- Improves mental health & mood
- Strengthens bones & muscles
- Helps control your weight
Weight Loss Studies
Shawn M. Talbot, PhD, nutritional biochemist shared the following based on over 700 weight loss studies:
“As a rule of thumb, weight loss is generally 75 percent diet and 25 percent exercise. An analysis of more than 700 weight loss studies found that people see the biggest short-term results when they eat smart. On average, people who dieted without exercising for 15 weeks lost 23 pounds; the exercisers lost only six over about 21 weeks. It’s much easier to cut calories than to burn them off. For example, if you eat a fast-food steak quesadilla, which can pack 500-plus calories, you need to run more than four miles to ‘undo’ it!
“So, what should you eat? It’s true that low-carb diets tend to be the most popular because they offer the fastest results, but they can be difficult to sustain. I recommend striving for a more balanced plan that focuses on fruits and veggies, lean proteins and whole grain carbs. And never cut calories too low (this causes your metabolism to slow, and you can start losing muscle mass). For a healthy daily calorie count, allow 10 calories per pound of body weight — so a 150-pound woman should shoot for a 1,500-calorie target. That way, you should be able to lose weight no matter how much you exercise.”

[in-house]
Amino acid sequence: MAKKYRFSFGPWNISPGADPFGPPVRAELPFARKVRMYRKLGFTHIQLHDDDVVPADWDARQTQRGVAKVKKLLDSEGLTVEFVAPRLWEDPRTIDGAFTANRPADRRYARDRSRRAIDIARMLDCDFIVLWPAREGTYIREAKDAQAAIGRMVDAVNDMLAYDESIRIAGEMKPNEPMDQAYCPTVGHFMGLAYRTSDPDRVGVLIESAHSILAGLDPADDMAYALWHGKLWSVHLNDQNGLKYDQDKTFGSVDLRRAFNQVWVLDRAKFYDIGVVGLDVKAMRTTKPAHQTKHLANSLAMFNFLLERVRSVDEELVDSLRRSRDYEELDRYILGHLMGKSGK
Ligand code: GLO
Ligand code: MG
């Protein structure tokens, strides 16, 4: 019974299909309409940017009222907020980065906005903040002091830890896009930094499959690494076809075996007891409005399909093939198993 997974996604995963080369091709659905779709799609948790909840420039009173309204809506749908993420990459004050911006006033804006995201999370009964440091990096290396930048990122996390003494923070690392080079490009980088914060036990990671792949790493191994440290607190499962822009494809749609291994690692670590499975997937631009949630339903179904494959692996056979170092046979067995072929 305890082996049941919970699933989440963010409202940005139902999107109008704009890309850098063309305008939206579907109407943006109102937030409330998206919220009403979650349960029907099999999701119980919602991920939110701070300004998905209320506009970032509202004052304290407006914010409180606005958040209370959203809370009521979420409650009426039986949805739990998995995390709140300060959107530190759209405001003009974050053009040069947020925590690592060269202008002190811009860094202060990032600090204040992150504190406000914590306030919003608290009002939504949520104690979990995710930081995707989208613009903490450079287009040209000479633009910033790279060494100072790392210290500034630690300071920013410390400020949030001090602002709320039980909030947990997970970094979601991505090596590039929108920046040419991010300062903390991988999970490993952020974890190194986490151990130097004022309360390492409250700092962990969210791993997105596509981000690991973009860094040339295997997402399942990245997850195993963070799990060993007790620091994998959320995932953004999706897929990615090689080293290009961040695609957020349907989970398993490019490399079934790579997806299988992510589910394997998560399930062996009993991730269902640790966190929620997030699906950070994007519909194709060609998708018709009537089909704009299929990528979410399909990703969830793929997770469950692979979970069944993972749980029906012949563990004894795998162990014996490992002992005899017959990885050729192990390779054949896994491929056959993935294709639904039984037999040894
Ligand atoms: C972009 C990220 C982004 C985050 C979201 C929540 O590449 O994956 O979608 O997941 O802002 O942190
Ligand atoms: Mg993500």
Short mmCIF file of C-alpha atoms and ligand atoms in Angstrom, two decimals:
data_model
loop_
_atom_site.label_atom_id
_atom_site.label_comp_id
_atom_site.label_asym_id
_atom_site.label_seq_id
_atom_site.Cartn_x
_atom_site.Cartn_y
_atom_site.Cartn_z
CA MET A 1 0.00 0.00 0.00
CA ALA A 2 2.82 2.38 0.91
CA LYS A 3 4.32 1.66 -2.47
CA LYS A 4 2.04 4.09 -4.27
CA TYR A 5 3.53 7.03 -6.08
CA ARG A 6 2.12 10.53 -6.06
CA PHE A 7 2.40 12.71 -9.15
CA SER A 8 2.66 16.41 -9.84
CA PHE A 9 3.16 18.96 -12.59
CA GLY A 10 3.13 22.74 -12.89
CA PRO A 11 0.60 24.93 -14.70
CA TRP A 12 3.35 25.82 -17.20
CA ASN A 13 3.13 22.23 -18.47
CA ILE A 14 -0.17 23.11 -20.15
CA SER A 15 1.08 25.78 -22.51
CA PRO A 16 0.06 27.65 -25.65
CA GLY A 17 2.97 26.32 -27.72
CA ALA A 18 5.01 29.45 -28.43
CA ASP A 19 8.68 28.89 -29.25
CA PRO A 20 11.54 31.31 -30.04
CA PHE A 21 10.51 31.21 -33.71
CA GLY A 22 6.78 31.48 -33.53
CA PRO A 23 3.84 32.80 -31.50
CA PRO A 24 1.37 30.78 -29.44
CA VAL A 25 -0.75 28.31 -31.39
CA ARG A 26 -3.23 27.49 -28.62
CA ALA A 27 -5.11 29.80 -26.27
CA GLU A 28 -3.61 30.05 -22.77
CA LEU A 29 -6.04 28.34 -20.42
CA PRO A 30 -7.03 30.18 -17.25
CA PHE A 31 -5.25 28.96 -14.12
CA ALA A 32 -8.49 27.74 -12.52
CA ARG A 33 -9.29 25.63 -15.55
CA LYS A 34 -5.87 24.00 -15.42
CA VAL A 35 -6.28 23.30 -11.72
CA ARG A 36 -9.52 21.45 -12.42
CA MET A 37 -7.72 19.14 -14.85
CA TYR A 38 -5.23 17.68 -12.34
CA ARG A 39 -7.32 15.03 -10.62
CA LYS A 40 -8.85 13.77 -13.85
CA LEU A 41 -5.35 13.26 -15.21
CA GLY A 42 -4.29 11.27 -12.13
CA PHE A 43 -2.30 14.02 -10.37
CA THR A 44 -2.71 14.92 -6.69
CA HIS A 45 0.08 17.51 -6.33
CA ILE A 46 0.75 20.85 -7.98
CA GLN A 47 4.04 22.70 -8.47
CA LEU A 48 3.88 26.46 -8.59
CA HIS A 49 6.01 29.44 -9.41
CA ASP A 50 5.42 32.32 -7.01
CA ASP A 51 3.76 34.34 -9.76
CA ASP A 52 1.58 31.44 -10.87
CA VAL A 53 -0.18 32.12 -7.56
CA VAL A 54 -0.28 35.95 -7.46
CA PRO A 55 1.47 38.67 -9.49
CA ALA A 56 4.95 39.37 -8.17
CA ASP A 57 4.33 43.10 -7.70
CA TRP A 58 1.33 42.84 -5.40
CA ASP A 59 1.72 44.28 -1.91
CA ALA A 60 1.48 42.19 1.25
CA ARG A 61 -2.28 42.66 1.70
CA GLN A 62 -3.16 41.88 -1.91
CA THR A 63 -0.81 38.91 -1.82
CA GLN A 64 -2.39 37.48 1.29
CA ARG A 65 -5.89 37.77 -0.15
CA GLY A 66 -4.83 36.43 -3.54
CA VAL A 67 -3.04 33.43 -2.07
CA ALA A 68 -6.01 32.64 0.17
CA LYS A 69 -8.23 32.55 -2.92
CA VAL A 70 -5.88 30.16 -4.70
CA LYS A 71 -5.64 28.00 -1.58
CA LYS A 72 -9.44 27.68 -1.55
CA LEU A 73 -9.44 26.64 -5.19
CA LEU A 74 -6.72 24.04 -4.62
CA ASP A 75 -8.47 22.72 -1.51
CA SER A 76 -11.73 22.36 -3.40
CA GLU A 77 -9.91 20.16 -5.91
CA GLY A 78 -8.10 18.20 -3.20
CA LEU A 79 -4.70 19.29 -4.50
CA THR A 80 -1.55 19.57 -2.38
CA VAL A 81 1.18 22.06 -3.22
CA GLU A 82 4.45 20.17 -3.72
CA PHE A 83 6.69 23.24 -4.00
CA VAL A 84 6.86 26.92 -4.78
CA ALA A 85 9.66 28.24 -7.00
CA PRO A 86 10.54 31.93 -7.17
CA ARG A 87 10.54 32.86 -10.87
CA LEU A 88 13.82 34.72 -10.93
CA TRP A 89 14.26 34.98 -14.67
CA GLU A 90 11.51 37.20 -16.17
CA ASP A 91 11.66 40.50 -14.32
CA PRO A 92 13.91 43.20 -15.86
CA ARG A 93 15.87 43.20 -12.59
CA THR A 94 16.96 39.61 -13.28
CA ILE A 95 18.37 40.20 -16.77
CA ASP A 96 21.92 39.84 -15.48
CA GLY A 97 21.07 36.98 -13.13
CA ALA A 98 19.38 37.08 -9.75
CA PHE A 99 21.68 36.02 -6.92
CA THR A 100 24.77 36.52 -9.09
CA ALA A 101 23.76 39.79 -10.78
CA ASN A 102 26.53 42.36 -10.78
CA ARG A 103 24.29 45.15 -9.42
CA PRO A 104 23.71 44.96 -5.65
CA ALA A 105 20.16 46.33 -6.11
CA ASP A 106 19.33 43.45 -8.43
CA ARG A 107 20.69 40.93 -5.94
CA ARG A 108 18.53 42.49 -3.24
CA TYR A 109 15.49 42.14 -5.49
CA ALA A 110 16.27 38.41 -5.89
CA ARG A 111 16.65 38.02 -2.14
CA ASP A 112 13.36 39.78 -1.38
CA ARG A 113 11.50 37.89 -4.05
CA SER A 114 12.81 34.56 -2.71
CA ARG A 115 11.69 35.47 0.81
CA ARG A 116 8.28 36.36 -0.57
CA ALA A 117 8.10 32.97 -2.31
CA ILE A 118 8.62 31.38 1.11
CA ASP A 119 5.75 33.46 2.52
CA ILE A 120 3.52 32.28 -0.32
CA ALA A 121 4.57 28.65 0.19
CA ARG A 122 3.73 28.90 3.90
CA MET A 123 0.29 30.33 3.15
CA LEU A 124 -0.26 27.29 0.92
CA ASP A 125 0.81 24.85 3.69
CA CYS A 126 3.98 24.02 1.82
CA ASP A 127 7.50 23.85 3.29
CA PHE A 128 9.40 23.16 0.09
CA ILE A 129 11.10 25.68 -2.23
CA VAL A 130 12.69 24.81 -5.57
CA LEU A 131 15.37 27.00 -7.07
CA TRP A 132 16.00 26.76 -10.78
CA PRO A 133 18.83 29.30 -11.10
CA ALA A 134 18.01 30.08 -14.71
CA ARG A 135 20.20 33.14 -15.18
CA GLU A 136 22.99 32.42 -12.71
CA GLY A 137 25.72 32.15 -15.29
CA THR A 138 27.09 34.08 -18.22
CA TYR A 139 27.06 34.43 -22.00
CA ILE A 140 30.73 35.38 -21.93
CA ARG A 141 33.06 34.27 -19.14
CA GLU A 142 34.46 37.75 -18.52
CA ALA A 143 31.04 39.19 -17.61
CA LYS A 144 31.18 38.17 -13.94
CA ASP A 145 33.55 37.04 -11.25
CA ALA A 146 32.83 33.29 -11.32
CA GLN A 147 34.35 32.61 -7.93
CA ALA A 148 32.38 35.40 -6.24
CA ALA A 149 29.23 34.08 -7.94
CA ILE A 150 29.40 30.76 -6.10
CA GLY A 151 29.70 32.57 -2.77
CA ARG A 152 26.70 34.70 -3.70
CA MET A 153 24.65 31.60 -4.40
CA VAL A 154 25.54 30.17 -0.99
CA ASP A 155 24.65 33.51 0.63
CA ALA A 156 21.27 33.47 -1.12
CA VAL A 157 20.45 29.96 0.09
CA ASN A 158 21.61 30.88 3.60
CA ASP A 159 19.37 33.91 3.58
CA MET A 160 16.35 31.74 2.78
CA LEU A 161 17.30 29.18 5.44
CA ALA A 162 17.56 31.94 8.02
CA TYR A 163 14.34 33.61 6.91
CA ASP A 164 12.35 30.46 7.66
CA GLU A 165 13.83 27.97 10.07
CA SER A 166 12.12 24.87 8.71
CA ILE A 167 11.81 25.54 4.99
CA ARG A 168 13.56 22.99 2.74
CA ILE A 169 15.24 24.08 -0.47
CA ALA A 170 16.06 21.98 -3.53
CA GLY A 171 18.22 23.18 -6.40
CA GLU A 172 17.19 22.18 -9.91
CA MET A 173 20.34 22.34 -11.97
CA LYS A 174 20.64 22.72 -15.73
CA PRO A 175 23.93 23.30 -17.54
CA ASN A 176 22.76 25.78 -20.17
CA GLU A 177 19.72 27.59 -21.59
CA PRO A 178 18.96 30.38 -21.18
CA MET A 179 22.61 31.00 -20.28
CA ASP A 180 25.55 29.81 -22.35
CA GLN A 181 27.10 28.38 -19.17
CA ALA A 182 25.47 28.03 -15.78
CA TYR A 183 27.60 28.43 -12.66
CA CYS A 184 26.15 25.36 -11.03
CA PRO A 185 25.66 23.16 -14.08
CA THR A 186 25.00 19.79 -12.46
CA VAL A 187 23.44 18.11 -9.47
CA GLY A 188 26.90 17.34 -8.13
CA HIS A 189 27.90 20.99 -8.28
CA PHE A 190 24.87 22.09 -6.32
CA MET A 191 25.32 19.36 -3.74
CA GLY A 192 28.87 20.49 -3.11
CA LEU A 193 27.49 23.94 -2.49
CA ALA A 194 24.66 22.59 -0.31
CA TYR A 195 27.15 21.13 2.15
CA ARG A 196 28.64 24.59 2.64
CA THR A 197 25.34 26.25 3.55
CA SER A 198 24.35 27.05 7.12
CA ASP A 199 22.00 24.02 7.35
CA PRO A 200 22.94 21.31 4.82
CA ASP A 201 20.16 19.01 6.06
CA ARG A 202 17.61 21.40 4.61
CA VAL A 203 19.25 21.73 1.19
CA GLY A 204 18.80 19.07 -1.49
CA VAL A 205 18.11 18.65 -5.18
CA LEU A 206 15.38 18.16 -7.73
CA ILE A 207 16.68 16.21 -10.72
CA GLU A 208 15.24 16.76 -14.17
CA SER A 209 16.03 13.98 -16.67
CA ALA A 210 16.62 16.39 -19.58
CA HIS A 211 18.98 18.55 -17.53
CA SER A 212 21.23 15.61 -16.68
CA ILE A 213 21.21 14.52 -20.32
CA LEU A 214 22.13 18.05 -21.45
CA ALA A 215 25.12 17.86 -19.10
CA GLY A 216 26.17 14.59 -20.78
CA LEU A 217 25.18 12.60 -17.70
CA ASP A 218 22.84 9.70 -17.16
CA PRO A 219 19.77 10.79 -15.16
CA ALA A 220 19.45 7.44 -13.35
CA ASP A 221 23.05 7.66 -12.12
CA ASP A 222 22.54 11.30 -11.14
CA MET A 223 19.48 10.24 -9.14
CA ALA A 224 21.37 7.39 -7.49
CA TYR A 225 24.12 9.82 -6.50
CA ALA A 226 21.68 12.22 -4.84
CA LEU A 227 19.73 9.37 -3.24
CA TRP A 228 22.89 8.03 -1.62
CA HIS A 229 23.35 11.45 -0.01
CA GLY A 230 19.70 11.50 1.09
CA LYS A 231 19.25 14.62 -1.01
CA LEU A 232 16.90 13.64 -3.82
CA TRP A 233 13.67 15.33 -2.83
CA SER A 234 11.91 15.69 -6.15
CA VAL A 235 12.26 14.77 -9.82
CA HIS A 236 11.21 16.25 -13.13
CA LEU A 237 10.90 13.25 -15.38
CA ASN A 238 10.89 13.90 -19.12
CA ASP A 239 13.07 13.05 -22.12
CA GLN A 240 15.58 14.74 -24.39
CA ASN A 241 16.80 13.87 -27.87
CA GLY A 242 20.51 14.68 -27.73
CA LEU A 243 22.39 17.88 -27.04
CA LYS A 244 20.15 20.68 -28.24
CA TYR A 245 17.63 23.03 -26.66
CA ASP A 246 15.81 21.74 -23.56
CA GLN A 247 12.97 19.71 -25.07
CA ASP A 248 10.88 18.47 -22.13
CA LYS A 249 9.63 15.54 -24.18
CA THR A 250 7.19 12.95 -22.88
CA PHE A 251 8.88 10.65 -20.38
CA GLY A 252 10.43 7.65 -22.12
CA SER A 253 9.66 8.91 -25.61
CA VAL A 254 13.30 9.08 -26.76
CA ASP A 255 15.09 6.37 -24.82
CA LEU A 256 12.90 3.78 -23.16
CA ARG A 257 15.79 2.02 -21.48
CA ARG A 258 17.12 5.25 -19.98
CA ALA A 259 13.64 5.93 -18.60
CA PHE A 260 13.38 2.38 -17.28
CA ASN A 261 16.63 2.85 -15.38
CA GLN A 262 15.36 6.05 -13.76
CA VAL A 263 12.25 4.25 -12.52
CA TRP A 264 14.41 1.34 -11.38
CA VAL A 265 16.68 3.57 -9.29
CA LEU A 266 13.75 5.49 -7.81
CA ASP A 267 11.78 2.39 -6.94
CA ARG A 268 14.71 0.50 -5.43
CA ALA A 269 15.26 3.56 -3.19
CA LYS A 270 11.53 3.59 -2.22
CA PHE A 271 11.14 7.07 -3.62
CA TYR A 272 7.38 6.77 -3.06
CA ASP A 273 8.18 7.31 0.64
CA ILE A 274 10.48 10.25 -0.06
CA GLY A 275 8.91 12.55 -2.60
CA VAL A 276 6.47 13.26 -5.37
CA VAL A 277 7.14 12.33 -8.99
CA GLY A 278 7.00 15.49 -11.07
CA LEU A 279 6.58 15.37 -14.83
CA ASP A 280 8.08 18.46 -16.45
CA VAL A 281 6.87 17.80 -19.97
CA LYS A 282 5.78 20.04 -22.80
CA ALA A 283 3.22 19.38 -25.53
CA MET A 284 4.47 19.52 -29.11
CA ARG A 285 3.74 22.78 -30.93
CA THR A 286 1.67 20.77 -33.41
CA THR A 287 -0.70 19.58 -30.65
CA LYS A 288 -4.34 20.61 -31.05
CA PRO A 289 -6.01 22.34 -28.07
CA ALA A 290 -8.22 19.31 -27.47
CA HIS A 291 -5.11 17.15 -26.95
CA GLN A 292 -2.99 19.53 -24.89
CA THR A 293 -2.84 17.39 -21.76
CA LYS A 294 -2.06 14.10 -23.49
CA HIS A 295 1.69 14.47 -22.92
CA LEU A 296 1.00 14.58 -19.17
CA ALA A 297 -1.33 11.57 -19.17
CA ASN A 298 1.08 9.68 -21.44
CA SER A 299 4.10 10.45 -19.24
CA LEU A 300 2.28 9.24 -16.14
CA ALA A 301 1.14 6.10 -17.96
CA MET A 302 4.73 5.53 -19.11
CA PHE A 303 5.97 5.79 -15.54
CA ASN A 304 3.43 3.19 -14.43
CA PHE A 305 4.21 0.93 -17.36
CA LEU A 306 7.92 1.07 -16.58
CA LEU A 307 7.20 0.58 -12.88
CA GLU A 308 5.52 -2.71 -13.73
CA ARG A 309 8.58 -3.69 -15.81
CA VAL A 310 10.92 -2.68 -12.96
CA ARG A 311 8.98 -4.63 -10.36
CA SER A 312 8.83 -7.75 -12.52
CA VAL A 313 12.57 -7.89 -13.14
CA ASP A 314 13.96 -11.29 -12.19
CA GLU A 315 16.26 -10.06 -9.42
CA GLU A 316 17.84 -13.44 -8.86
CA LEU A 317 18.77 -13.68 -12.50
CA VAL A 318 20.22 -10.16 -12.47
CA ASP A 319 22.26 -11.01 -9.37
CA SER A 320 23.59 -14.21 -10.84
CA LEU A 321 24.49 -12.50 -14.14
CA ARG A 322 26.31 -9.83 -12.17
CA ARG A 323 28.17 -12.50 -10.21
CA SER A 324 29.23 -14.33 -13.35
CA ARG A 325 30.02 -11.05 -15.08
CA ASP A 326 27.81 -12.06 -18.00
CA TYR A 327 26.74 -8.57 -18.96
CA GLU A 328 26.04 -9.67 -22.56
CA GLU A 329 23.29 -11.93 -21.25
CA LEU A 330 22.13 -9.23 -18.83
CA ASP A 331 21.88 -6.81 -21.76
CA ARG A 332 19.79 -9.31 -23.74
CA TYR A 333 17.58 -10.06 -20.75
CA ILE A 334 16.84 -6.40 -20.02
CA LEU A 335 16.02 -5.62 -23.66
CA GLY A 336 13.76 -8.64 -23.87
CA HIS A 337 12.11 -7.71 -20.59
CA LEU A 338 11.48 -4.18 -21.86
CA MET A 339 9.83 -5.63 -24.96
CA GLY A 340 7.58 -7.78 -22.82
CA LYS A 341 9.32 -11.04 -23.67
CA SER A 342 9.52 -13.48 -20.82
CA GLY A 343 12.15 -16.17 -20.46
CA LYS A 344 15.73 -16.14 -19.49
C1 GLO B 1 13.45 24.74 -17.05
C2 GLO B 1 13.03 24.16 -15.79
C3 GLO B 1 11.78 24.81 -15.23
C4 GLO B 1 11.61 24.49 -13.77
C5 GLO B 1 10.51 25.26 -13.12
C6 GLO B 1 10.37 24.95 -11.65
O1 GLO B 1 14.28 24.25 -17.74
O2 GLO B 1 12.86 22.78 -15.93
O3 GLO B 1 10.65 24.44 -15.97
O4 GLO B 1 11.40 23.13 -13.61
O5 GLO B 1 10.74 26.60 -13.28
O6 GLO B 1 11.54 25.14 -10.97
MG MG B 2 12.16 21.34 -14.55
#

You’ll notice that Dr. Talbot and I are on the same page in terms of the level of importance diet and exercise have on weight loss – 75%-25%. Did you catch the statistics he threw out there? In the weight loss studies he has performed, on average, his participants, who used diet alone to lose weight, have lost approximately 23 pounds over a 15 week period. Whereas, those exercising without dieting lost, on average, 6 pounds over a 21 week period. If you’re not convinced that modifying your diet is necessary for weight loss, you’ll just have to keep reading.